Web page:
Drinking Arsenic-Laced Water Is Like Smoking For Decades, Study Finds
Groundwater in many countries, including the U.S., has naturally high levels of arsenic.
Drinking water contaminated with unsafe levels of arsenic harms the lungs as much as decades of smoking, a new study has found.
Arsenic is a notoriously poisonous element that occurs naturally in the Earth’s rocks, water and soil. Industrial activity can also concentrate arsenic in certain places. For their study of arsenic’s effects on lung health, researchers looked at arsenic levels that were at least twice as high as what the U.S Environmental Protection Agency considers permissible for drinking water. Those levels appeared in drinking water in Bangladesh.
Bangladesh isn’t the only country where the water supply contains unsafe levels of arsenic, however. Groundwater in parts of Argentina, Chile, China, India, Mexico and the U.S. is naturally high in arsenic. (Different parts of the world have differing levels of groundwater arsenic because of variations such as what types of rocks are found there, what the pH of the water is, and other things.)
In 2000, one study found that tens of millions of Americans had unsafe levels of arsenic in their tap water. The Environmental Protection Agency has since said all American drinking water must comply by its safety level, but surveys have found continuing problems in private and public wells. Just last year, Consumer Reports found high levels of arsenic in many American foods, especially in rice products. Arsenic can get into crops from the soil it grows in and the water used to grow it. One epidemiologist called Bangladesh’s water situation “the largest mass poisoning of a population in history.”
Doctors already know that people who drink water with dangerous levels of arsenic are at higher risk for a gamut of health problems: Damage to their nerves, gastrointestinal system, kidneys, livers and immune system. Increased risk of diabetes and heart disease. And arsenic is one of the few chemicals that appears in water that’s been definitively linked to cancers, including lung cancer.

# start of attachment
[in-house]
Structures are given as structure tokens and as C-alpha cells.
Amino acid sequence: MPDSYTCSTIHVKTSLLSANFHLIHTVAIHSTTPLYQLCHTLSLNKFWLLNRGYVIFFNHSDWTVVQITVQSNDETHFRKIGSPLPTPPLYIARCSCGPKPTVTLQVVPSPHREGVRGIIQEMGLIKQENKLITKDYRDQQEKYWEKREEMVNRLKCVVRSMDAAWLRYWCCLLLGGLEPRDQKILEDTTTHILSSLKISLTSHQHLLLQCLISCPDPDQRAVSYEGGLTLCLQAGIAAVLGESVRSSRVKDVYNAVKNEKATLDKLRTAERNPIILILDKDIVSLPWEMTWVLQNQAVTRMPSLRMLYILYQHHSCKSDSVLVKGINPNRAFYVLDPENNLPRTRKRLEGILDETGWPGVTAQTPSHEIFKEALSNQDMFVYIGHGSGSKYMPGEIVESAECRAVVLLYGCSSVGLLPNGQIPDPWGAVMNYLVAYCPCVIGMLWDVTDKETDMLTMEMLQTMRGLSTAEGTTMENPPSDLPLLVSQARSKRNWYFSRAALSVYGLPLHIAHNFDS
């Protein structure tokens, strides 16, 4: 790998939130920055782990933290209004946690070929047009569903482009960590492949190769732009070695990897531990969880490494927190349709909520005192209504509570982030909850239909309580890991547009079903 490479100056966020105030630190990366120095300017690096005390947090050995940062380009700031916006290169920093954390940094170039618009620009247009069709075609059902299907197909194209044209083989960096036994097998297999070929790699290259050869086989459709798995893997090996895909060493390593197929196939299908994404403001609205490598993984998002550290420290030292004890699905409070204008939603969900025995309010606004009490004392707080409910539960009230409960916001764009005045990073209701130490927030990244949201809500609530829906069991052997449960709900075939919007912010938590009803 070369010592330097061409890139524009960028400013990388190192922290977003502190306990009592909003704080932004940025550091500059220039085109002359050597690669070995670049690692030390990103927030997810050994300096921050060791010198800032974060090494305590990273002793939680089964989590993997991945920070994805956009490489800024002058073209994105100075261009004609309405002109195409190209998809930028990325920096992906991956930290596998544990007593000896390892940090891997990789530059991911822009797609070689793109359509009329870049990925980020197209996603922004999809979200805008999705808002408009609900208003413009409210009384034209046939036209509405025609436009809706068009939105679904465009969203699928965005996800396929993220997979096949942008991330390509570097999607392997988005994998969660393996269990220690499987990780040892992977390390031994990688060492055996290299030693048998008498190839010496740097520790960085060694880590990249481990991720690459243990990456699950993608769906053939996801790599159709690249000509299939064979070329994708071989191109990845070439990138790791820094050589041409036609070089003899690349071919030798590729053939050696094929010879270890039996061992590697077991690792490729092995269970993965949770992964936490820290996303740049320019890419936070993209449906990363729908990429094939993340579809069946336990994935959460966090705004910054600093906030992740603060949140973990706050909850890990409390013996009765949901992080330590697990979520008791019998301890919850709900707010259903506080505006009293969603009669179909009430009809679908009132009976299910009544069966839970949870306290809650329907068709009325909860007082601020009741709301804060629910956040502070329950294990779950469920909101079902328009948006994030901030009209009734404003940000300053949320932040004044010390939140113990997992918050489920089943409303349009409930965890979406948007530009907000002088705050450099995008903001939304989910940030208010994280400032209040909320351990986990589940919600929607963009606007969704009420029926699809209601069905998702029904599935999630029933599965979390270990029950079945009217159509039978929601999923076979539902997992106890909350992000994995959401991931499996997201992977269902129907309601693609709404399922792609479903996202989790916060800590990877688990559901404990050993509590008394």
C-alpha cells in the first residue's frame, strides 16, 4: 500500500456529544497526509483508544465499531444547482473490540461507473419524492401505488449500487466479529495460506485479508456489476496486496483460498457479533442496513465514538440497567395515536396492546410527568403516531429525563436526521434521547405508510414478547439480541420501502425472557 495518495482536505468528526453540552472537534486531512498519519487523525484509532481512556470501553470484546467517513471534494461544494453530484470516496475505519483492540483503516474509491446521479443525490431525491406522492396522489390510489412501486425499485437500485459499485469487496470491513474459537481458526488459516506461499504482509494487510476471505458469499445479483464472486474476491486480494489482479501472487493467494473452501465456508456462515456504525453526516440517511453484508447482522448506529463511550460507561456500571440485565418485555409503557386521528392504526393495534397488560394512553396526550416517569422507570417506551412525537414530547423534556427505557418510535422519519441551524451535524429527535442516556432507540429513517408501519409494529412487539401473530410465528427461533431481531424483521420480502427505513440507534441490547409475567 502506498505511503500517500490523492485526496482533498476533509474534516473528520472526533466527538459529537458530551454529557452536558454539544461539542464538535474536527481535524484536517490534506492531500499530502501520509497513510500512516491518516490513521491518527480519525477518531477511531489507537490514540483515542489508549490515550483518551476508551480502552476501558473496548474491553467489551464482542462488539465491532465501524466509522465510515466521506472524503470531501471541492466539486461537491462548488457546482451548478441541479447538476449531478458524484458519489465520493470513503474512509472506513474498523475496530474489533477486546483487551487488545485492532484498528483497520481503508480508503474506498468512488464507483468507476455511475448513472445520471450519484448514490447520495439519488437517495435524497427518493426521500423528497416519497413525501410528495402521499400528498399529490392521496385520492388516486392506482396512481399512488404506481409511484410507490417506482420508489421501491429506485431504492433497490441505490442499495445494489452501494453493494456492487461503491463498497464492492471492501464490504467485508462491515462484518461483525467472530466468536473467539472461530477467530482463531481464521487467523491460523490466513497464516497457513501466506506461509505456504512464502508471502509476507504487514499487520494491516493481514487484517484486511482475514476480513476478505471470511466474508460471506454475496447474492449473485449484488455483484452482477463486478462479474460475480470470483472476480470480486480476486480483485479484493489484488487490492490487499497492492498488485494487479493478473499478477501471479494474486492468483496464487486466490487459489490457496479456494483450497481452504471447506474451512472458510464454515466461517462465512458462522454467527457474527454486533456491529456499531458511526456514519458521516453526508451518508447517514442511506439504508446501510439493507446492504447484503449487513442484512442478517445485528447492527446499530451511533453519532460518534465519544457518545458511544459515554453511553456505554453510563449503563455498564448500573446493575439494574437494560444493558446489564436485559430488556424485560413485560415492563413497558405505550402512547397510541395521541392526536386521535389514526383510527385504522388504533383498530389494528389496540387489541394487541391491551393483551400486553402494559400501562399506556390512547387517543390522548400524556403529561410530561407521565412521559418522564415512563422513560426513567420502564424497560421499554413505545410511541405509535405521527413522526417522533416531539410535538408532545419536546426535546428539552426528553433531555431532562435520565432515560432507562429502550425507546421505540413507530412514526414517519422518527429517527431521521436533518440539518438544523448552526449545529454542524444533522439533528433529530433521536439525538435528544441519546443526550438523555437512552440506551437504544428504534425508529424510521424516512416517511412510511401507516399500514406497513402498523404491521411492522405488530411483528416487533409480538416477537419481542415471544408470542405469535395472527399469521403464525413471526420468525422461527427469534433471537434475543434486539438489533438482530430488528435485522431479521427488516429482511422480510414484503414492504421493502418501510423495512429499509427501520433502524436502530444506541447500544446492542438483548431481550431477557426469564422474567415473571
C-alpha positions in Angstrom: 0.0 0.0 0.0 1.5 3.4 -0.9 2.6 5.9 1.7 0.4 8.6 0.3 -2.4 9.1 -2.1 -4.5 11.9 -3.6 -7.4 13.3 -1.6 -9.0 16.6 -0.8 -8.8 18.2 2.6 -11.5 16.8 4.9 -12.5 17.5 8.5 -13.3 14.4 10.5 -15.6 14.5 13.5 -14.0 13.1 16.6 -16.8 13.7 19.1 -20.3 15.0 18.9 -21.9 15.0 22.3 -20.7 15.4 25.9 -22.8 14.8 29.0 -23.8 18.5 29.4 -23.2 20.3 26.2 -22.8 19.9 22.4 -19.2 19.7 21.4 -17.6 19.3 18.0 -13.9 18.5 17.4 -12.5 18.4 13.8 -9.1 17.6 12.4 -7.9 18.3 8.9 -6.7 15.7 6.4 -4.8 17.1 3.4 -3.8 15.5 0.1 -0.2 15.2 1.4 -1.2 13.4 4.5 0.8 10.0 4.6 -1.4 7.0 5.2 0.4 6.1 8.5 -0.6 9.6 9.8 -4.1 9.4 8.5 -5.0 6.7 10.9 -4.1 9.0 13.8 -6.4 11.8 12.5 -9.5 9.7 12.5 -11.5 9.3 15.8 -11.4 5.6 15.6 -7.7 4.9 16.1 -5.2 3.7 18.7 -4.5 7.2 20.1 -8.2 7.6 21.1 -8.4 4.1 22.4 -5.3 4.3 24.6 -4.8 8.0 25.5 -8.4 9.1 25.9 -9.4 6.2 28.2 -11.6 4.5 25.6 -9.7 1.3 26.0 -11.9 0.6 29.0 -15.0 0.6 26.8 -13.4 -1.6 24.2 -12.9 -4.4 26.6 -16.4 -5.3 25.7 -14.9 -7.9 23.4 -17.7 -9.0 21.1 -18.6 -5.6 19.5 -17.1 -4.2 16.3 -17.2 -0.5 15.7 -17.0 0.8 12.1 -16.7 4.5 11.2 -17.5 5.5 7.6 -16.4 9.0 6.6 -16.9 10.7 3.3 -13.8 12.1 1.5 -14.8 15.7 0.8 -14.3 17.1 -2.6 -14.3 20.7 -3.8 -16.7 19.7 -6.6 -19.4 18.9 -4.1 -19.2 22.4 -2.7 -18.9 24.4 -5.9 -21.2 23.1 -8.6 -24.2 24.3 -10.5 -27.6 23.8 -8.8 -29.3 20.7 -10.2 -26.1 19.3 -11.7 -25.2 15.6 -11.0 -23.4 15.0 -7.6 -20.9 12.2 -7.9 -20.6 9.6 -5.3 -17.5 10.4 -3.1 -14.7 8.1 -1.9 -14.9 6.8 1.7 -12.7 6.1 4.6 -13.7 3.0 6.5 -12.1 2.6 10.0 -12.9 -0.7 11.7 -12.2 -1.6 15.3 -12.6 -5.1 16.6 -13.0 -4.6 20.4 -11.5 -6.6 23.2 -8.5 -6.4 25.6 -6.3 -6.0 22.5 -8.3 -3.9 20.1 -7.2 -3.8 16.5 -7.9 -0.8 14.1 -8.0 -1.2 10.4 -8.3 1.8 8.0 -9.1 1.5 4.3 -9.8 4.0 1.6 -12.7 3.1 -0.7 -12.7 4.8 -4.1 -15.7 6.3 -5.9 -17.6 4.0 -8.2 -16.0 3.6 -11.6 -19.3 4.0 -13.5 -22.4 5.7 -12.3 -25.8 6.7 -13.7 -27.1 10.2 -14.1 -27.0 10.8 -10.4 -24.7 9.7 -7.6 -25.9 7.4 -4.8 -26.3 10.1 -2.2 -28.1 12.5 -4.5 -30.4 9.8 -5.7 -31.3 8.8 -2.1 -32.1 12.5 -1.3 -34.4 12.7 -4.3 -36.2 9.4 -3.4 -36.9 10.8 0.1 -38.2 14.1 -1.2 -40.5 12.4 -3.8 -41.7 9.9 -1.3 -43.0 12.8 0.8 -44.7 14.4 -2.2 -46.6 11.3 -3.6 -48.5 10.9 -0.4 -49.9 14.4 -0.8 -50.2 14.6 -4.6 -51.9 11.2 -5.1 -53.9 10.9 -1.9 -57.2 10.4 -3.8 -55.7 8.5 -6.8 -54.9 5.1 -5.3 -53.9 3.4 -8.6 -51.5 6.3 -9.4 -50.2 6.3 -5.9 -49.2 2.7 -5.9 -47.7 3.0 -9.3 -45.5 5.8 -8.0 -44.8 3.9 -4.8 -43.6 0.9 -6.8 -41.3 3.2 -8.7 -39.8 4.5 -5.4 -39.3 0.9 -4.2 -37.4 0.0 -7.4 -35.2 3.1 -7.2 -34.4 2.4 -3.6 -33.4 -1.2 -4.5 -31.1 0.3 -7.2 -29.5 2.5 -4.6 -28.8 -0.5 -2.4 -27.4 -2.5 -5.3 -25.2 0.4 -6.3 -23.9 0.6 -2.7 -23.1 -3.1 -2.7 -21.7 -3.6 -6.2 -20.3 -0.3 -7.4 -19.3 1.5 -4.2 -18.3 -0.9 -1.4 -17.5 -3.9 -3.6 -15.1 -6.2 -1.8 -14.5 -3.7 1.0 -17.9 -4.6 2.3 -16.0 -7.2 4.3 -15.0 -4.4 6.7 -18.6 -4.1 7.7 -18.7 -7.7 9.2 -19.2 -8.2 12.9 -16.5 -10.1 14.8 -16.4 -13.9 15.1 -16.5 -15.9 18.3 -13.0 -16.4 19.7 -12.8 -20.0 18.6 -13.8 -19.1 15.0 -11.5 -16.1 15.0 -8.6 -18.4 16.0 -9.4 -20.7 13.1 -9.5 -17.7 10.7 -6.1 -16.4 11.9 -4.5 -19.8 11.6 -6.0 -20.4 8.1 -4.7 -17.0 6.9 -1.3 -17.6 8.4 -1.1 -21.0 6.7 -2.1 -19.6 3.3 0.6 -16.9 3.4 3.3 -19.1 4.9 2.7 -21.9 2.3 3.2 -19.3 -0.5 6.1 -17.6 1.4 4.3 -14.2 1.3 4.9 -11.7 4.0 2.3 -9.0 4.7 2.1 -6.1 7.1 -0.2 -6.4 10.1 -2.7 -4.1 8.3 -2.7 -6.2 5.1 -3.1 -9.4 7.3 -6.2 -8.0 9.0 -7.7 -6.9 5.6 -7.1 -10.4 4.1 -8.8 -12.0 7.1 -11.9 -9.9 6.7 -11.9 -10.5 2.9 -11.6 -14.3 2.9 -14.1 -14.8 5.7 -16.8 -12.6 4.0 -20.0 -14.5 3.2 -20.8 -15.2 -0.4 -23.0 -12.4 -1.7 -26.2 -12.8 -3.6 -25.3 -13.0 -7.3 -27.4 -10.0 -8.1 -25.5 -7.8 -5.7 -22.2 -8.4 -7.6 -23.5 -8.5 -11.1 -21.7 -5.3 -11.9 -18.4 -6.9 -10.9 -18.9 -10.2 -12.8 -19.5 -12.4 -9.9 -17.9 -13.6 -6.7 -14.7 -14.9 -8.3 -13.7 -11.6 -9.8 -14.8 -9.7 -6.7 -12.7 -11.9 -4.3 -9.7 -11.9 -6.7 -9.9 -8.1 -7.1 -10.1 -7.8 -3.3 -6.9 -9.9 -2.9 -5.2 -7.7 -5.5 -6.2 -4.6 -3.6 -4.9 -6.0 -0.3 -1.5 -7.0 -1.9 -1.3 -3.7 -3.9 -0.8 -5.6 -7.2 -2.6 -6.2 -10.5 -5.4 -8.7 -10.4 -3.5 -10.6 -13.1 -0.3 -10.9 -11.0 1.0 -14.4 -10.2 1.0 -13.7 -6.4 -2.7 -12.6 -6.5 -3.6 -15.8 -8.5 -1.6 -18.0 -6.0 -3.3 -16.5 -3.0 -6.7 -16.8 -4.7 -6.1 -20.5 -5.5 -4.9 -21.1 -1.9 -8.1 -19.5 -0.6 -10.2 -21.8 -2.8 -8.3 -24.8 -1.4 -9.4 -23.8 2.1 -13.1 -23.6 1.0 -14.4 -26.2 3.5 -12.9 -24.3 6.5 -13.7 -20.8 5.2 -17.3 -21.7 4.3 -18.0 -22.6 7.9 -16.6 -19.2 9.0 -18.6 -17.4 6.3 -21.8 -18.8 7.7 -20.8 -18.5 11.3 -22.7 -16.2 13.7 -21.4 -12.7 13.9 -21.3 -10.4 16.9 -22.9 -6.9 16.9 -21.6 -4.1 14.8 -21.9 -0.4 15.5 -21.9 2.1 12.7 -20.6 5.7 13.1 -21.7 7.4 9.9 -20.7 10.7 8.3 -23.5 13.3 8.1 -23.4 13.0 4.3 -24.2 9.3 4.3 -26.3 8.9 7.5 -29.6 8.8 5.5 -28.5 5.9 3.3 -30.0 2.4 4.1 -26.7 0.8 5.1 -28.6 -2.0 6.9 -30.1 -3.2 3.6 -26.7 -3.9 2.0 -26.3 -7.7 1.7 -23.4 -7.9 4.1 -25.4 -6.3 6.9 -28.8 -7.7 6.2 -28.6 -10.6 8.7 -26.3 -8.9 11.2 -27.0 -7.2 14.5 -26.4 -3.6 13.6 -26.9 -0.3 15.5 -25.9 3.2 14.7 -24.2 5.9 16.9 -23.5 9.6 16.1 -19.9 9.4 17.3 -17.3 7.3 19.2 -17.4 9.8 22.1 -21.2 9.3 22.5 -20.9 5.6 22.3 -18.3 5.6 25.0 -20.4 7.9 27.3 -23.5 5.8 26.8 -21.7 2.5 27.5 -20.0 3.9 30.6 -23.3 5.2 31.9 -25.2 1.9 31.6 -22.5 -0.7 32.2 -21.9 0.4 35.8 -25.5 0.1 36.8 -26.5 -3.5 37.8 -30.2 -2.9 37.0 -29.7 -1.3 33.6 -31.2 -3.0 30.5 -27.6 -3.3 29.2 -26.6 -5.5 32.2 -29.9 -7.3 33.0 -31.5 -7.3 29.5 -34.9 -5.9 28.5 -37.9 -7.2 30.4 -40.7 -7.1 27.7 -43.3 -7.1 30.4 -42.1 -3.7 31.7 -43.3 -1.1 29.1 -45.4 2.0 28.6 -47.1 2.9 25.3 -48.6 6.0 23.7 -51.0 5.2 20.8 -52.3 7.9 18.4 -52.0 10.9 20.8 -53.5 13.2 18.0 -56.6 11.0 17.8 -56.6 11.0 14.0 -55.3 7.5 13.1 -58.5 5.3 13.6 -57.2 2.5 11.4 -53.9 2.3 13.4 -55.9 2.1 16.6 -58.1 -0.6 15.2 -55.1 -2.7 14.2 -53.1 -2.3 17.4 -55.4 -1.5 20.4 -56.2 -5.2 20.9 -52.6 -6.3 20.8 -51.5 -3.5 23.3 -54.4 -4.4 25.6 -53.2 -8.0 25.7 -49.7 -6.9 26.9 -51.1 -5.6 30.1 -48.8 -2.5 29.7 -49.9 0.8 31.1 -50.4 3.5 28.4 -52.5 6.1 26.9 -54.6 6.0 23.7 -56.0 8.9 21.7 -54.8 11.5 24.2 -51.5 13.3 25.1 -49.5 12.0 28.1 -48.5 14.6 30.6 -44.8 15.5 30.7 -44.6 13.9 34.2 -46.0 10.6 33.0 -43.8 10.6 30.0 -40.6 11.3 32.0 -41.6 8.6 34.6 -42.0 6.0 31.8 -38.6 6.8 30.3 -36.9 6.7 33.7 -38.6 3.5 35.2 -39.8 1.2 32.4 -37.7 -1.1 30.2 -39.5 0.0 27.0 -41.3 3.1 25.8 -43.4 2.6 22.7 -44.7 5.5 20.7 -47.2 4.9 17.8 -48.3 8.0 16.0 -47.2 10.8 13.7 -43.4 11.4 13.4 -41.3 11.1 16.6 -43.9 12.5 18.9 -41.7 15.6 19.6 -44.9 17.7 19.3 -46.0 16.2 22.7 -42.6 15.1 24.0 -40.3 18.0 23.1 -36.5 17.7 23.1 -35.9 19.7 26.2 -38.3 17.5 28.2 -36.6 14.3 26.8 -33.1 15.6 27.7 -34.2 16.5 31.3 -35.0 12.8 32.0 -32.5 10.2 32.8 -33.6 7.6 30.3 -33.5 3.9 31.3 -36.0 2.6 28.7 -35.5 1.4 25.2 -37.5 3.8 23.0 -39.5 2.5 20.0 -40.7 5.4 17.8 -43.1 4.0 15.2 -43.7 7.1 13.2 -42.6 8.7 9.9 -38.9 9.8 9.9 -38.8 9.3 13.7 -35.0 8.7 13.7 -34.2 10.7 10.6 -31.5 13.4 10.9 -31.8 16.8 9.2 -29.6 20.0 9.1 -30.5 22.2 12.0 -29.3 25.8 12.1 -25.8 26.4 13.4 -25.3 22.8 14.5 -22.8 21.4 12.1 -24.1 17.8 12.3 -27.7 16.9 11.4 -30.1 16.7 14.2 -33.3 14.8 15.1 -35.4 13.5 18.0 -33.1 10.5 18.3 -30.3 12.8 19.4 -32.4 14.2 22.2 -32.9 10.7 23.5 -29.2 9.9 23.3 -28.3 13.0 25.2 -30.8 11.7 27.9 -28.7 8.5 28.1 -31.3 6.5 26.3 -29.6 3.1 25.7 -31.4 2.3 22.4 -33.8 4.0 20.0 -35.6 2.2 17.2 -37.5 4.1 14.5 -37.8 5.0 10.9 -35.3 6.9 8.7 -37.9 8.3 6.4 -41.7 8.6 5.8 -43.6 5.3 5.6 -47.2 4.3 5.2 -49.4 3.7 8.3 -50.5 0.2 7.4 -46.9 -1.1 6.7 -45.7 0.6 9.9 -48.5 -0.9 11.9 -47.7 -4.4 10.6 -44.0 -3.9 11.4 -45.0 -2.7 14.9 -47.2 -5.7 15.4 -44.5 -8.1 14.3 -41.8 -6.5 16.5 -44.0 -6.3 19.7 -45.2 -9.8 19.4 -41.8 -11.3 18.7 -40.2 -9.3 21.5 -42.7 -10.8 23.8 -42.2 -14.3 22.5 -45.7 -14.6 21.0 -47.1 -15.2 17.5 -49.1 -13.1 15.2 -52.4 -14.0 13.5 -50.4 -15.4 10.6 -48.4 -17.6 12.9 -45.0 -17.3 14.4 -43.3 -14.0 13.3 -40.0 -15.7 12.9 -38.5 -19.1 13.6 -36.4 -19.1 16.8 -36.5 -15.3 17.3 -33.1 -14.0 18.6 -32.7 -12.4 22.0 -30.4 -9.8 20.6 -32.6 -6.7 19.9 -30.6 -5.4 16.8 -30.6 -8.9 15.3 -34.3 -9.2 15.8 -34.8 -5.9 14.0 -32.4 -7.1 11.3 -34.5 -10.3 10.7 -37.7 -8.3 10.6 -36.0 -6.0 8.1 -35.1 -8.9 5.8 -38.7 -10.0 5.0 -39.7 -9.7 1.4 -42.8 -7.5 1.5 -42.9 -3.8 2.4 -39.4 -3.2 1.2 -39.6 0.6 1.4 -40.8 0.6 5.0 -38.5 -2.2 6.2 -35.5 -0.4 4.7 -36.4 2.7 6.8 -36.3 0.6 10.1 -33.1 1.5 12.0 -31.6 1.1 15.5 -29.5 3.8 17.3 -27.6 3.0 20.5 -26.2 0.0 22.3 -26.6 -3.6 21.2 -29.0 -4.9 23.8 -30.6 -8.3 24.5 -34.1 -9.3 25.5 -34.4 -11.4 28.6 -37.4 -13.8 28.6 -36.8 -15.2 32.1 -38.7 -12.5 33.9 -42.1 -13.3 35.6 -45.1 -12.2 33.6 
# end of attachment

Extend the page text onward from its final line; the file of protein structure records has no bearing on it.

In this new study, a team of public health researchers from the U.S. and Bangladesh sampled the drinking water of 20,000 study volunteers who live in a part of Bangladesh with varying levels of arsenic in the well water. They also took urine samples from the volunteers, to determine how much arsenic each volunteer had in his or her body. Then they tested subjects’ lung capacity by asking them to blow into a spirometer.
The researchers found that people drinking water with dangerous levels of arsenic had decreased lung capacities. The effect appeared even when the researchers controlled for people’s ages, genders, smoking habits and other traits that affect lung capacity. The more arsenic the researchers found in the volunteers’ bodies, the smaller the volunteers’ lung capacity.
The researchers first started seeing slight effects among people whose water had between roughly twice as much and 10 times as much arsenic as the Environmental Protection Agency says is okay. A third of the volunteers were exposed to more than 10 times as much arsenic as the U.S. drinking water standard, and they had significantly reduced lung capacities. The reduction was comparable to the effects of long-term smoking, according to the University of Chicago. Several researchers from the university were part of this study team.
The problems with arsenic in Bangladeshi drinking water are both relatively new and sadly persistent. Humanitarian groups first dug deep wells in the country in the 1970s because, at the time, hundreds of thousands of Bangladeshi children died each year from waterborne diseases such as cholera. Aid groups were looking for a source of “cleaner” water than the stuff nearer the surface. Researchers first realized that the wells had high levels of arsenic in the 1990s, but people still use them.
The Environmental Protection Agency recognizes several effective ways of removing arsenic from drinking water, but apparently, they haven’t been applied to Bangladeshi wells. In a statement from the World Health Organization, U.S. epidemiologist Allan Smith has called the Bangladesh situation “the largest mass poisoning of a population in history.”
The lung-capacity research team published their work in the American Journal of Respiratory and Critical Care Medicine.